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Virginia Supreme Court rejects map drawing nominees

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Virginia supreme court, richmond

The Supreme Court of Virginia in Richmond, Virginia.

Courtesy of the Virginia Mercury

The Virginia State Supreme Court has rejected three “special master” candidates nominated by Republicans to help redraw Virginia’s legislative lines.

The nominees, the justices said in an order this morning, will serve as officers of the court in a “quasi-judicial capacity” and therefore “must be neutral and must not act as advocates or representatives of any political party.”

The court ordered the Republicans to come up with three new candidates by Monday. It also dropped a Democratic candidate, who was not named, because of his stated concerns about working with another map-drawer as the process requires, and told party members they also had until Monday to come up with another nominee.

The decision came after outcry from Democrats that the Republican nominees had obvious conflicts of interest. “It troubles me that the Republicans would even try this,” says Del. Marcus Simon, D-Fairfax, who had served on the redistricting commission but resigned this week

The court’s decision is the latest turn as the state struggles with a new regime to draw new legislative boundaries for state and federal races next year. A bipartisan 16-member commission was created by a Constitutional amendment to move the process away from the secretive traditional method employed by the majority party in the General Assembly.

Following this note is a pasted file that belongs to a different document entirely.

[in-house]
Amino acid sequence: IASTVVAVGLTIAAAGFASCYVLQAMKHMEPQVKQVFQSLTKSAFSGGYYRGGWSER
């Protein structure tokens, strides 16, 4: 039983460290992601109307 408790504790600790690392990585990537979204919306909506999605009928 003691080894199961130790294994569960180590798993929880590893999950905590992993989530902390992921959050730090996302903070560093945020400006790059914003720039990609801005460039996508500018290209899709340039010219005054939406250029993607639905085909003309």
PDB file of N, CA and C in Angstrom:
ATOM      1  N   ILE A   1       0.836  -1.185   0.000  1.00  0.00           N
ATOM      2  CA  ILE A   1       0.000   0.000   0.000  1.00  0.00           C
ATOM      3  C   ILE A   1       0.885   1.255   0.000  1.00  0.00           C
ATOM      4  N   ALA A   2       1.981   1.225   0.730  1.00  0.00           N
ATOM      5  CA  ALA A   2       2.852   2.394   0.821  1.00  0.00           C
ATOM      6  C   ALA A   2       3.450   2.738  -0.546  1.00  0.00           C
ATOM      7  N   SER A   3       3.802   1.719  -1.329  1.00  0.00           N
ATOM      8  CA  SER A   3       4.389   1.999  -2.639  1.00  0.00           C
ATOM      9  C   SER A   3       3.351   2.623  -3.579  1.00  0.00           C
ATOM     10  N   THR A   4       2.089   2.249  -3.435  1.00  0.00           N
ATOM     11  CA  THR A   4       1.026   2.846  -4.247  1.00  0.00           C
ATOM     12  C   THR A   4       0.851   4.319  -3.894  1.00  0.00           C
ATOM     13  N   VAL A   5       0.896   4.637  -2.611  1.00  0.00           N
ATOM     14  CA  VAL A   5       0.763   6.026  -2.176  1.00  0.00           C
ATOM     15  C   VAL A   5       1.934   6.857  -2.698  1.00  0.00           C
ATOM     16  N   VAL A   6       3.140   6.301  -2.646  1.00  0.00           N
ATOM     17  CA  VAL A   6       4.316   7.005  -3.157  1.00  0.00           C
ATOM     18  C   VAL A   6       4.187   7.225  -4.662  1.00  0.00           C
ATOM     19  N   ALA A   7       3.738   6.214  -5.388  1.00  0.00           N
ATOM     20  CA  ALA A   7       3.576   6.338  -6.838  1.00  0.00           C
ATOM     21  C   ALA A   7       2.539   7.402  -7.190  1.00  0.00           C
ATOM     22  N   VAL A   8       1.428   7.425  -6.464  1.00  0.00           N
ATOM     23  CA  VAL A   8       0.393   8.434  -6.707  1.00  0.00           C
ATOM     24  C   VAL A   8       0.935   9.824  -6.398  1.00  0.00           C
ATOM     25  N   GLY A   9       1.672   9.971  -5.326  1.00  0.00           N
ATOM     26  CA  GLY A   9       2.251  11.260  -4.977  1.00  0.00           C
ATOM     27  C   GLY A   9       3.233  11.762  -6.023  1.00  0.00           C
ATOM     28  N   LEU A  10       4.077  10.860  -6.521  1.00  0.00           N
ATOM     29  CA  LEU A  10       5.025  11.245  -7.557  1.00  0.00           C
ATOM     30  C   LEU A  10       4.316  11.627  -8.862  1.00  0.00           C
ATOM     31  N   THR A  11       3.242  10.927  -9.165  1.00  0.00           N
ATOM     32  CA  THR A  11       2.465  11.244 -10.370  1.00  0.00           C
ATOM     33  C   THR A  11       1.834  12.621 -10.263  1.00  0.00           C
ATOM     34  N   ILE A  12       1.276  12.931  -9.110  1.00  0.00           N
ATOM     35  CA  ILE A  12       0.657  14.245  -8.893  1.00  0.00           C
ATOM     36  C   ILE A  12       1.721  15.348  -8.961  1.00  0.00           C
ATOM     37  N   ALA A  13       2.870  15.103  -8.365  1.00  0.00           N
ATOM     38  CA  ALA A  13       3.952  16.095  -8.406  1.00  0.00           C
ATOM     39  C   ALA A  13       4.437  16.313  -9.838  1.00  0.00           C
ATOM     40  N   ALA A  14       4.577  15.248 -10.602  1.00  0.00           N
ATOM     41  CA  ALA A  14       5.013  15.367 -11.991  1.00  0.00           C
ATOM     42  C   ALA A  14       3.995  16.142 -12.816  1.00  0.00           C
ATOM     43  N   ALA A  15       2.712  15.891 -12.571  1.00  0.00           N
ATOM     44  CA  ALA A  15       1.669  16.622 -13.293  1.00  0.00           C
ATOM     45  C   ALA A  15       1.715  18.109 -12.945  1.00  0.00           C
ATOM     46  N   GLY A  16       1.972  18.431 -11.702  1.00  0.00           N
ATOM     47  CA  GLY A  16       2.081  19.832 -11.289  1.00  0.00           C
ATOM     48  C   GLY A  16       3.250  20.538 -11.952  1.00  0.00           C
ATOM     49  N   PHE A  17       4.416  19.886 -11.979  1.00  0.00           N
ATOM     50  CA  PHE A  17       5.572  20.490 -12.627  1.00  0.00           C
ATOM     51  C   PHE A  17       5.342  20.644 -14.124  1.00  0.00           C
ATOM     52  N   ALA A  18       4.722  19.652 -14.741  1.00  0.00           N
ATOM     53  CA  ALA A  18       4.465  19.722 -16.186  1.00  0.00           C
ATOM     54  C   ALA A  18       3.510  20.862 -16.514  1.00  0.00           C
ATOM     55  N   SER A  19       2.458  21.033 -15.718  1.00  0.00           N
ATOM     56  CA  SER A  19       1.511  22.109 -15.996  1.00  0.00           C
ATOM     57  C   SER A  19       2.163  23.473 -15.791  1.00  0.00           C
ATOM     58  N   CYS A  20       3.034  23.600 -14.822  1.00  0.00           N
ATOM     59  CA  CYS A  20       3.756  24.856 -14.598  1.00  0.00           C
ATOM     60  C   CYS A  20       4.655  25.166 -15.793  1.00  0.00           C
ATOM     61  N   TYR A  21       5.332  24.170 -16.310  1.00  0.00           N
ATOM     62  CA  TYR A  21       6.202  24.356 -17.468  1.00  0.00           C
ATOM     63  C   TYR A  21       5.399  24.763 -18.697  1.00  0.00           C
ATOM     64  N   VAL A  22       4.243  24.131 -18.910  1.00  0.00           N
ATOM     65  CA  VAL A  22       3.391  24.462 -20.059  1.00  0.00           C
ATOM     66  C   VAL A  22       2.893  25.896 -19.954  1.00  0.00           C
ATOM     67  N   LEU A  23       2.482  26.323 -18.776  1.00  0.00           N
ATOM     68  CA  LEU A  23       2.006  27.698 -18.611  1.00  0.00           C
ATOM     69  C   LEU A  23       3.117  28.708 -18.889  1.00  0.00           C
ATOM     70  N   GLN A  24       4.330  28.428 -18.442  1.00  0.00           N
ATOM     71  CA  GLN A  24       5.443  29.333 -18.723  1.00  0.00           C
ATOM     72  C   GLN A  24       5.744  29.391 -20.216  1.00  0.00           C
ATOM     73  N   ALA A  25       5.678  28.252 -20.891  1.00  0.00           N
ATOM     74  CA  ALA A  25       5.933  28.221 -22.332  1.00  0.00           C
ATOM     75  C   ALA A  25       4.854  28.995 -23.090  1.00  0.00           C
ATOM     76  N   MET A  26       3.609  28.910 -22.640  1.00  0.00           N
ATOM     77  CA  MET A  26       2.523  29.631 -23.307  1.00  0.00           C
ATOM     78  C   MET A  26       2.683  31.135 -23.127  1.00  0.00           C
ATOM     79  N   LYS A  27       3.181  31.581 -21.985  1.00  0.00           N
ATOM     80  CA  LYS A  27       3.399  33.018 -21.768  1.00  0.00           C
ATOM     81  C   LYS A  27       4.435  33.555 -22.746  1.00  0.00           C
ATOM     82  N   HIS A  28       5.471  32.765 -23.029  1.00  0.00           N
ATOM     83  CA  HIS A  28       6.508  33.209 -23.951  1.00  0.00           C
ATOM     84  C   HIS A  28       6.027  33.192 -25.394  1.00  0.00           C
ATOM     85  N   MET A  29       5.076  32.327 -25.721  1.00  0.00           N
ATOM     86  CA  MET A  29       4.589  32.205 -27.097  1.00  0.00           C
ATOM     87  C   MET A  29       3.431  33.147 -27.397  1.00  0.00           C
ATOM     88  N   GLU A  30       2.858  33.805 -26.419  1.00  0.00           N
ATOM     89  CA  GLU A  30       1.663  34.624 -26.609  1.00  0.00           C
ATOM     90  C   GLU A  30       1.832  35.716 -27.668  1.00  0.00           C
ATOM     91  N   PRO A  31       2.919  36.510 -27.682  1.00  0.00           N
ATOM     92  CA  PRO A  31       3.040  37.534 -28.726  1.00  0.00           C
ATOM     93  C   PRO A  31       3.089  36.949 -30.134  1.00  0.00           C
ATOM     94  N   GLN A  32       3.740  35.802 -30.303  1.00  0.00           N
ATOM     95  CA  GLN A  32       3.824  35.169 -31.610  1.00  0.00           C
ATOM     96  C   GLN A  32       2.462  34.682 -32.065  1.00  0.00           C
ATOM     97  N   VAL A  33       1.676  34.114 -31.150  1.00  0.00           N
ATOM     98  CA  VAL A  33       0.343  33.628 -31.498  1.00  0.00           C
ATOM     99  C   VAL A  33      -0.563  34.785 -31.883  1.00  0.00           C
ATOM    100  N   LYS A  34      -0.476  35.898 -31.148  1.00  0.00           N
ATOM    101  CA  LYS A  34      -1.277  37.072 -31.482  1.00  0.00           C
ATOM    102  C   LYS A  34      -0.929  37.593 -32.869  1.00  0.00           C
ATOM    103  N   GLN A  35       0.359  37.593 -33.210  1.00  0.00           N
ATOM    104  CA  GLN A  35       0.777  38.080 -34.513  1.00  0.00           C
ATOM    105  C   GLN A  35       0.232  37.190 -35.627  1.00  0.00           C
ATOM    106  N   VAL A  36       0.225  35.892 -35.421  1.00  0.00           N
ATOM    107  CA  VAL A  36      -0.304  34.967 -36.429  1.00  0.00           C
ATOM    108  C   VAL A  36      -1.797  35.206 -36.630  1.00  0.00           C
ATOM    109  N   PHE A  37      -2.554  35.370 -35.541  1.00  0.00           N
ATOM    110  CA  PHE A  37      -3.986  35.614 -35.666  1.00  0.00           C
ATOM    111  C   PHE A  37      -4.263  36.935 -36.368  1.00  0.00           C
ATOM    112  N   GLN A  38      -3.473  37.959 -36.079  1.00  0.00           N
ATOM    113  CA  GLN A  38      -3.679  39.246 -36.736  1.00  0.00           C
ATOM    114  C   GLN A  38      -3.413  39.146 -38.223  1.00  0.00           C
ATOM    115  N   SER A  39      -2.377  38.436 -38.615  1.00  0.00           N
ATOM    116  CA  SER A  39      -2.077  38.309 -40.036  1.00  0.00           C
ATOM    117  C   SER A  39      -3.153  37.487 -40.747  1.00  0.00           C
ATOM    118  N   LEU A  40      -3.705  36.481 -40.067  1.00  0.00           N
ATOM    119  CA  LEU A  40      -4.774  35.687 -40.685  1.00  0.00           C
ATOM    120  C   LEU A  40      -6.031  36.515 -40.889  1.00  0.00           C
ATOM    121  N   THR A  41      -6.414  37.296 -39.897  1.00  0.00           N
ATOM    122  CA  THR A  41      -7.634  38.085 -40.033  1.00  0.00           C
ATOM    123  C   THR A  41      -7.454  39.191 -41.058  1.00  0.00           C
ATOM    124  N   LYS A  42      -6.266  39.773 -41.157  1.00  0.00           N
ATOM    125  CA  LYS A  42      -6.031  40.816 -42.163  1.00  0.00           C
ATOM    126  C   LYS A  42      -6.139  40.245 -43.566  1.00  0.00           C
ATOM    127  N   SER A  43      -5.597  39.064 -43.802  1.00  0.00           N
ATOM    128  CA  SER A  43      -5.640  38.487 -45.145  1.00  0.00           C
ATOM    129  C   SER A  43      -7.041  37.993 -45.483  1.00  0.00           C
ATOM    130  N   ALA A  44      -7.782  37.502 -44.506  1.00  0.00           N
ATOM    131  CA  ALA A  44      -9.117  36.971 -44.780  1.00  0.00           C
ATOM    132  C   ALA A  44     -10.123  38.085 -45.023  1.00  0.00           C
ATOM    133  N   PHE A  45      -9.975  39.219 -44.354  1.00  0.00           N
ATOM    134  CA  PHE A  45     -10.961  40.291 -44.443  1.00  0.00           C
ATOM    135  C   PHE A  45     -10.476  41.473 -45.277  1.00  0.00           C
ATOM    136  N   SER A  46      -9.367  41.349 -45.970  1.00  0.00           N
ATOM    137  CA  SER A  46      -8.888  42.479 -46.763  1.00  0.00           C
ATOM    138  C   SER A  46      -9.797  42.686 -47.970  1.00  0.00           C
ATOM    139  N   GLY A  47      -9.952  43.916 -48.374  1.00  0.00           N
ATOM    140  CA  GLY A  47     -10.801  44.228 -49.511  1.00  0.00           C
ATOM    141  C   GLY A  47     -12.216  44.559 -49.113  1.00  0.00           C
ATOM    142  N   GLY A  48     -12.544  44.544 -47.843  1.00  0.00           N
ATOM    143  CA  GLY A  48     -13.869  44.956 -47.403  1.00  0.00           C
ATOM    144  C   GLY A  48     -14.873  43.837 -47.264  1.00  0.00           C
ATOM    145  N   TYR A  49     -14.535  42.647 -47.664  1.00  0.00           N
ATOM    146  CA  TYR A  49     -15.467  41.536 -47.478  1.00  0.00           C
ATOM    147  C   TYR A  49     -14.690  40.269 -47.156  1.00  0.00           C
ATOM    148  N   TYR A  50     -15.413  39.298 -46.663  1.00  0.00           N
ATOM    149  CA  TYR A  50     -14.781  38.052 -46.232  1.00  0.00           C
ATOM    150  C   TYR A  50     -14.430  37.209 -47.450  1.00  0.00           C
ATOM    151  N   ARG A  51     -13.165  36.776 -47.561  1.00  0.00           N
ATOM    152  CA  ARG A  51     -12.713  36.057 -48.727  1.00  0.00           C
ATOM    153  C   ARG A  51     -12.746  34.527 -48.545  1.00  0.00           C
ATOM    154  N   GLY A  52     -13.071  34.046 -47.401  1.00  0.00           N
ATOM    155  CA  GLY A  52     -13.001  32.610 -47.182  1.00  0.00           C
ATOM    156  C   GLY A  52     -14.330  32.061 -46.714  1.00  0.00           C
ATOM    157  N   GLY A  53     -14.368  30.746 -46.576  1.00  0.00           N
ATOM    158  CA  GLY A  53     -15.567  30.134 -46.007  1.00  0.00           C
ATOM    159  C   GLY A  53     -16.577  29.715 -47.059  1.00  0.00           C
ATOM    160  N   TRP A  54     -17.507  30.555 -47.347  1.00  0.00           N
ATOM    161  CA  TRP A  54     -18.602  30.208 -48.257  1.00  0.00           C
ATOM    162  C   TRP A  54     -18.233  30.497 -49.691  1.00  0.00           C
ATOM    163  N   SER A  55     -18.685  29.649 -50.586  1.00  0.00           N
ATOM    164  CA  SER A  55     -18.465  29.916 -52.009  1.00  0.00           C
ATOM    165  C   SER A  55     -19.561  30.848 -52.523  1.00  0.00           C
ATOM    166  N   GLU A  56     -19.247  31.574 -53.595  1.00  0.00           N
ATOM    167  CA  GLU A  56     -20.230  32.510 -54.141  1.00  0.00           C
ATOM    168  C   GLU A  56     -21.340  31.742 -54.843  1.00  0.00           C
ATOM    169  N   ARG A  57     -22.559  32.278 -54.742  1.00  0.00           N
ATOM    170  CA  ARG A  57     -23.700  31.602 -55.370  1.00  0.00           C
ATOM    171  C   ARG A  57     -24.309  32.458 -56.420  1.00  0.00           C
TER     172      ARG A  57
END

The commission, beset by partisan squabbling, failed to produce the new maps and the task moved to the State Supreme Court, which told both parties to suggest a slate of special masters to draw up maps for U.S. House of Representatives and state Senate and House districts. Of the six candidates, one would be picked from each side. The candidates must have no conflicts of interest.

Once selected, they would have 30 days to come up with newly drawn voting district lines based on the latest U.S. census.

Among the GOP nominees was Thomas Bryan, a former member of the U.S. Census Bureau, but Democrats objected, noting that he accepted $20,000 in consulting fees from the Virginia Senate Republican Caucus.

Another was Adam Kincaid, who used to handle redistricting affairs for the National Republican Congressional Committee and is now the executive of the National Republican Redistricting Trust.

The third was Adam Foltz, who handled redistricting work for Republican groups in Wisconsin.

Virginia Democrats complained that all three were highly partisan and had close ties to the Republican Party.

The Democrats nominated academics with no overt party ties. They include Bernard N. Grofman, a professor at the University of California Irvine, and Nathaniel Persily and Bruce E. Cain, both professors at Stanford University.

The court did not say which of the Democratic nominees was being asked to stand down. Liz White, executive director of the advocacy group OneVirginia 2021, said an unnamed Democratic nominee had expressed concerns about having to work with another special master. One person usually carries out such work.

The group had urged the Supreme Court in a letter this week to “select special masters who reflect a track record of nonpartisanship” and “consider the gridlock of the commission and its partisan map drawers as a cautionary tale while they make this important decision.”

Sen. Bill Stanley, R-Franklin, who also served on the redistricting commission, said the court’s decision shows that it “wants to remind us to remove partisanship from the process.”

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